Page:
The next Part being Part III of the Act, makes provisions as to representation in the Legislatures. The part makes provisions in respect of representation from the bifurcated States in the Council of States, by amending the Fourth Schedule to the Constitution of India, where for State of Maharashtra, 19 seats and for State of Gujarat, 11 seats were allotted in the Council of States. Insofar as the House of People’s representation is concerned, the Act provides 44 seats to the State of Maharashtra and 22 seats to the State of Gujarat and consequent thereupon, there required amendment in the First Schedule to the Representation of the People Act, 1950. Similarly, there is also required the amendment in the First Schedule to the Delimitation of Parliamentary and Assembly constituencies Order, 1956 as per direction provided in the Third Schedule annexed to this Act. Similarly, in the Legislative Assemblies, there should be 264 persons chosen in the Legislative Assembly of Maharashtra and 132 persons chosen in the Legislative Assembly of Gujarat by the direct elections and consequently the Second Schedule to the Representation of the People Act, 1950 should be amended. And for delimitation of assembly constituencies, the Second Schedule to the Delimitation of Parliamentary and Assembly Constituencies Order, 1956 required to be amended as provided in the Fourth Schedule annexed with this Act. And in relation to the Legislative Council, at the first instant the Act sought to amend Article 168 of the Constitution of India for inserting name of Maharashtra State and for this State 78 seats in the Legislative Council of that state provided by amending the Third Schedule to the Representation of the People Act, 1950. Further, the Constitution Scheduled Castes and also Scheduled Tribes Orders of the year 1950 were sought to amend as directed under seventh and eighth Schedules annexed with this Act, respectively.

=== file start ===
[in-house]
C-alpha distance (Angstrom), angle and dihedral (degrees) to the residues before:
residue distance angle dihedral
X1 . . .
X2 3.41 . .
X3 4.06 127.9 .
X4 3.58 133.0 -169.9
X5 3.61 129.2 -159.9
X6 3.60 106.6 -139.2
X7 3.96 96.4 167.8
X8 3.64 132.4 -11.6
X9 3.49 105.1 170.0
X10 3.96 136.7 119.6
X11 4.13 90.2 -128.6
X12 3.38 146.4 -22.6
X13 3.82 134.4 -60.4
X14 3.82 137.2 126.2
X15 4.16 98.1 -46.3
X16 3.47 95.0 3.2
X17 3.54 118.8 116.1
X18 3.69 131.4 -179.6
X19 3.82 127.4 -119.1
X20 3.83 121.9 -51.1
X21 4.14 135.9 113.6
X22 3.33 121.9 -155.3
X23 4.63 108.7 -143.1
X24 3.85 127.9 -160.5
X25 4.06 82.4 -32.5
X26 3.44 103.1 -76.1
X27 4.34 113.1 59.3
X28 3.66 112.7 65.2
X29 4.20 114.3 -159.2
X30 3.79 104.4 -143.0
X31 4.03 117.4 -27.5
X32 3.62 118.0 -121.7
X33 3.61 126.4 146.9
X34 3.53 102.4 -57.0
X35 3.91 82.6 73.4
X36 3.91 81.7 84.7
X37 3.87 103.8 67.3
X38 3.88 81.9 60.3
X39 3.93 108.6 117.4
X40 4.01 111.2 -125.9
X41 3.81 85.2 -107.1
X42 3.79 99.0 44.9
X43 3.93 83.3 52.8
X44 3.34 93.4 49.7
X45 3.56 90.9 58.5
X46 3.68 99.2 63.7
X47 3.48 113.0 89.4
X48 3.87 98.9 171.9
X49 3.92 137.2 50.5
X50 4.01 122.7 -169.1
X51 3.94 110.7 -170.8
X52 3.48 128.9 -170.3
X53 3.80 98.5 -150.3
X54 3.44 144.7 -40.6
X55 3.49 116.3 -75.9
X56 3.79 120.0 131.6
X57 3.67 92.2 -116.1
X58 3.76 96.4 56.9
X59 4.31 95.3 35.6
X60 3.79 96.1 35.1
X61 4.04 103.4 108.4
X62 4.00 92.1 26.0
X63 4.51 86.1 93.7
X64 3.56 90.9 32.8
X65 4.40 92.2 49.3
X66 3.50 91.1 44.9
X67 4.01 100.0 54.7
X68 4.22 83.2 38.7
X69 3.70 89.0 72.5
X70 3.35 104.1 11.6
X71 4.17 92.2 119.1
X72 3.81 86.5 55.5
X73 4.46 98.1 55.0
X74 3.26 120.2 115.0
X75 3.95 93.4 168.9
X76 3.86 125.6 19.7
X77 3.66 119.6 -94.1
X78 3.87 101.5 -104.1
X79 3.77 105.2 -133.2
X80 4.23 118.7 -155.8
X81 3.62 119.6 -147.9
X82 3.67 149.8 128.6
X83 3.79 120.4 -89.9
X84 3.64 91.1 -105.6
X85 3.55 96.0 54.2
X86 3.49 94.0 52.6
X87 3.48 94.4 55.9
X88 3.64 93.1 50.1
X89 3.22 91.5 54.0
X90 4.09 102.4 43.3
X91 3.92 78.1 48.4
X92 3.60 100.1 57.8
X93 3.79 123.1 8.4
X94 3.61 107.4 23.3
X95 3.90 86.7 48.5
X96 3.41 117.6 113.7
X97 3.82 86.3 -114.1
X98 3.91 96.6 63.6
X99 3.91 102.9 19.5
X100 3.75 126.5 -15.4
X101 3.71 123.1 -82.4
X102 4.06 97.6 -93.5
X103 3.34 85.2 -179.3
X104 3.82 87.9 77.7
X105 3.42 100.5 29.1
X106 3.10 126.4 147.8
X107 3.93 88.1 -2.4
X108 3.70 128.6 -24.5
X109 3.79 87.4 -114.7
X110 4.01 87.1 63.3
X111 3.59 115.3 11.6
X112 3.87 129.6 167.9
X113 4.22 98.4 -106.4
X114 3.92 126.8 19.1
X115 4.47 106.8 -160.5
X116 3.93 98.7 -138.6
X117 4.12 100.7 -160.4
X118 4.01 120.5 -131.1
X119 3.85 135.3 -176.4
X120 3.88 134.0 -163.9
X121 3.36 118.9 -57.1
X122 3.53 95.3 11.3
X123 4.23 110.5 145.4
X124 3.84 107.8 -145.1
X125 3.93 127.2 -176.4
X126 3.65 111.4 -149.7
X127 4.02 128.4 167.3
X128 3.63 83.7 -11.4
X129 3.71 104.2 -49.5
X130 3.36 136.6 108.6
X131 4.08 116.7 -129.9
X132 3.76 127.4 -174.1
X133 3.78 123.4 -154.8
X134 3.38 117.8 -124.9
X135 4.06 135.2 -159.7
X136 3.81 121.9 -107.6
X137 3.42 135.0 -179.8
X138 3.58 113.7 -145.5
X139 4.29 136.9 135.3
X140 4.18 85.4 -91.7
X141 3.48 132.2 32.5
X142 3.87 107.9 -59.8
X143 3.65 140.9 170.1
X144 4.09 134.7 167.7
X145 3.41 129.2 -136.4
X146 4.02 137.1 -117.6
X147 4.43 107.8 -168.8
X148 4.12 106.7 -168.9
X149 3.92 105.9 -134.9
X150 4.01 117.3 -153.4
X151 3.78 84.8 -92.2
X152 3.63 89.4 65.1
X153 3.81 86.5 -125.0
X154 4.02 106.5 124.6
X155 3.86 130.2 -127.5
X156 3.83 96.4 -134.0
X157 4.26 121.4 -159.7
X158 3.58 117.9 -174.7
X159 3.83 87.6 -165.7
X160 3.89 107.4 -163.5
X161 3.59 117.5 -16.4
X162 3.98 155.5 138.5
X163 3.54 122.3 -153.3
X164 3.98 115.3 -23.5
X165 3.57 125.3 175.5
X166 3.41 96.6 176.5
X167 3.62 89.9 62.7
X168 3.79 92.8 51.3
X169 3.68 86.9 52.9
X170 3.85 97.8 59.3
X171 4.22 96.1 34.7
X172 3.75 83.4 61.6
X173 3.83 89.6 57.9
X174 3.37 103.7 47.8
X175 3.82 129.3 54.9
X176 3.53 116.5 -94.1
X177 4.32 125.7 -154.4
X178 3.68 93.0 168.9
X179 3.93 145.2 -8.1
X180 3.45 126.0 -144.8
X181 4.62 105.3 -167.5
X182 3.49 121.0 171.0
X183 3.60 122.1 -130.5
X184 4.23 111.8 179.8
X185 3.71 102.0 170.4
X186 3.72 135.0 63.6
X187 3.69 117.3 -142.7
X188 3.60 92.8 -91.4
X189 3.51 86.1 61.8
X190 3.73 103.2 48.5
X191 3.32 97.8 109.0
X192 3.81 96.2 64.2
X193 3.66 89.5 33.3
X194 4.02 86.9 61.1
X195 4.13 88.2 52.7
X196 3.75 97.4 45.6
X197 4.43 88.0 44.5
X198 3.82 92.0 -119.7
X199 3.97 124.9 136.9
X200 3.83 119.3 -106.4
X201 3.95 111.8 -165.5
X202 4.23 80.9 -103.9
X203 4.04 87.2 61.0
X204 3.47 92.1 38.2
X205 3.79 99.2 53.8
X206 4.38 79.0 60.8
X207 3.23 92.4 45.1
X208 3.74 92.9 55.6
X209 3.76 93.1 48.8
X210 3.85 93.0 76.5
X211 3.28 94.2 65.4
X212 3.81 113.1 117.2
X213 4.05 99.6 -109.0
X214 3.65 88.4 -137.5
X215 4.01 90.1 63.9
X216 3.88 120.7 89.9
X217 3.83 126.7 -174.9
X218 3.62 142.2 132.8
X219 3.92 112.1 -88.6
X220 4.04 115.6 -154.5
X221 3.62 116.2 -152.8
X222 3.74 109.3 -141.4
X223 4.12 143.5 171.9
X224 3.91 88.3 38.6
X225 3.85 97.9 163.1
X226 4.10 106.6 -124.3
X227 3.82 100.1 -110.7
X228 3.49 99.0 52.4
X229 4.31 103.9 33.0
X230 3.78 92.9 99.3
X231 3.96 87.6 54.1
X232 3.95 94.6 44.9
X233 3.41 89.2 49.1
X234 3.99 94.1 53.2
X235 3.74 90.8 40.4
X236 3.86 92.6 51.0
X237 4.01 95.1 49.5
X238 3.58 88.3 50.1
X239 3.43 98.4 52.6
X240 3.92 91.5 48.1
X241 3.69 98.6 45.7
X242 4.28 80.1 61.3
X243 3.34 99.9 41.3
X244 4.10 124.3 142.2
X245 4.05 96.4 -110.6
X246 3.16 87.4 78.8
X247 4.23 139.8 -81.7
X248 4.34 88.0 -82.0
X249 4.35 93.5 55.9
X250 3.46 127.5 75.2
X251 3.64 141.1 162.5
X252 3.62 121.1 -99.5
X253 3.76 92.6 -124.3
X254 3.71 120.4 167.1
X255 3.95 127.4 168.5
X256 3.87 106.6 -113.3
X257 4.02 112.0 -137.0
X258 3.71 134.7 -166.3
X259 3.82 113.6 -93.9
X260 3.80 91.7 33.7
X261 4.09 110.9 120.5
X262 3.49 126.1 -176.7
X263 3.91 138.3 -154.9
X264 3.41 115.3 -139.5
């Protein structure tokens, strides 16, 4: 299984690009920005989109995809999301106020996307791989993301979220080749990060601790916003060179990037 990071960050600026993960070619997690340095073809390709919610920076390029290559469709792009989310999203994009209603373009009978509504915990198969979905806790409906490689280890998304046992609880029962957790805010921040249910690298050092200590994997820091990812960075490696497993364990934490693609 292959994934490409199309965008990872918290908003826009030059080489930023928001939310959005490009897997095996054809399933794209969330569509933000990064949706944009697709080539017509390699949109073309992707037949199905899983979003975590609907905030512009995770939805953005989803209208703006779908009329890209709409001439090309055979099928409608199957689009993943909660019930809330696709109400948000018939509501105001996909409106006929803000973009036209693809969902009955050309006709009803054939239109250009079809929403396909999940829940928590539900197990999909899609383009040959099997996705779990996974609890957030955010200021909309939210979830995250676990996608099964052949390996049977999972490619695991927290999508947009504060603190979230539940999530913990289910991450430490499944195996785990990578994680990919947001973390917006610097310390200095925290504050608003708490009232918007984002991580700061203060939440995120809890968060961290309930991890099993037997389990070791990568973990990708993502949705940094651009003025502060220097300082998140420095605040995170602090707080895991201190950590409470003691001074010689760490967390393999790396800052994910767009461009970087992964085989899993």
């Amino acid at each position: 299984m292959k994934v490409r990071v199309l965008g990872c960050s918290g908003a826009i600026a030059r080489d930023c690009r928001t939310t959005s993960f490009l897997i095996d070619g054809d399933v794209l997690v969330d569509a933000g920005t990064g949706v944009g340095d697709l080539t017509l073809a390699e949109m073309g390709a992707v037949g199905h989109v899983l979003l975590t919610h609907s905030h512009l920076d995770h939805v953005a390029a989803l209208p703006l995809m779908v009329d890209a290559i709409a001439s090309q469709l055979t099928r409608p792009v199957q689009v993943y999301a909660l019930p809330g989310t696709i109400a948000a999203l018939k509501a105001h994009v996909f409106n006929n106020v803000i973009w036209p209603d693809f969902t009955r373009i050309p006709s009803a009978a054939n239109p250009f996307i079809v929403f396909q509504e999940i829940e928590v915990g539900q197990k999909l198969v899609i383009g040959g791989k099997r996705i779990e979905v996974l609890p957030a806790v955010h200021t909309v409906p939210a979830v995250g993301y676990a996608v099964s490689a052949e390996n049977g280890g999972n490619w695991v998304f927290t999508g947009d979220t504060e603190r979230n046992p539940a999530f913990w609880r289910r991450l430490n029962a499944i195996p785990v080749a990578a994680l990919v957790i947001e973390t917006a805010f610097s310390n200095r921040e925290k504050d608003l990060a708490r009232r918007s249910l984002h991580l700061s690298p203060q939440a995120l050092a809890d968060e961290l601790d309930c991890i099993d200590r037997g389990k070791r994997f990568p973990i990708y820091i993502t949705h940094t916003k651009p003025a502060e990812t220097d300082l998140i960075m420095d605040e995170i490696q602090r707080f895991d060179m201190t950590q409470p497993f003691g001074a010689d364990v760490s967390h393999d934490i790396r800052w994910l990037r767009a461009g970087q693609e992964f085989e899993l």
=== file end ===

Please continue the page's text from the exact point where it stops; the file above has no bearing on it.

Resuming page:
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Further, the fourth part of the Act makes provisions as to High Courts of these newly formulated states and their jurisdictions, practice, procedure to be followed in that Courts and also appointment of Judges, transfer of proceedings, etc. Chapter V of the Act makes provisions as to authorization of expenditures for the State of Gujarat and of Maharashtra. And for apportionment of Assets and liabilities, the part VI of the Act makes provisions.

Moreover, the seventh part of the Act provides for provisions as to certain corporations, where, States Electricity Boards and Warehousing Corporations, States Financial Corporation, Road Transport Corporations, etc. are extended to the newly formulated States and the legislation connected with those corporations are amended under this Act. Part VIII makes provisions as to services in relation to such States. In the last part of the Act, it is provided that to amend the provisions of Article 371 of the Constitution of India and also the provisions of the State Re- organisation Act, 1956 to enter the name of States of Maharashtra and Gujarat. The provisions of this Act are required to be effected even there is any contrary provisions contained under any other law. The President is empowered under this Act to make order for removing difficulties which could arise while giving effect to the provisions of this Act. Lastly, the Central Government is provided with the authority to make rules for giving effect to the provisions of this Act.

The Law commission of India by its second interim report- ‘Obsolete Laws: Warranting Immediate Repeal’ being Report 249th dated 13th October, 2014 suggested the partial repeal of this present enactment.

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Adv. Faim Khalilkhan Pathan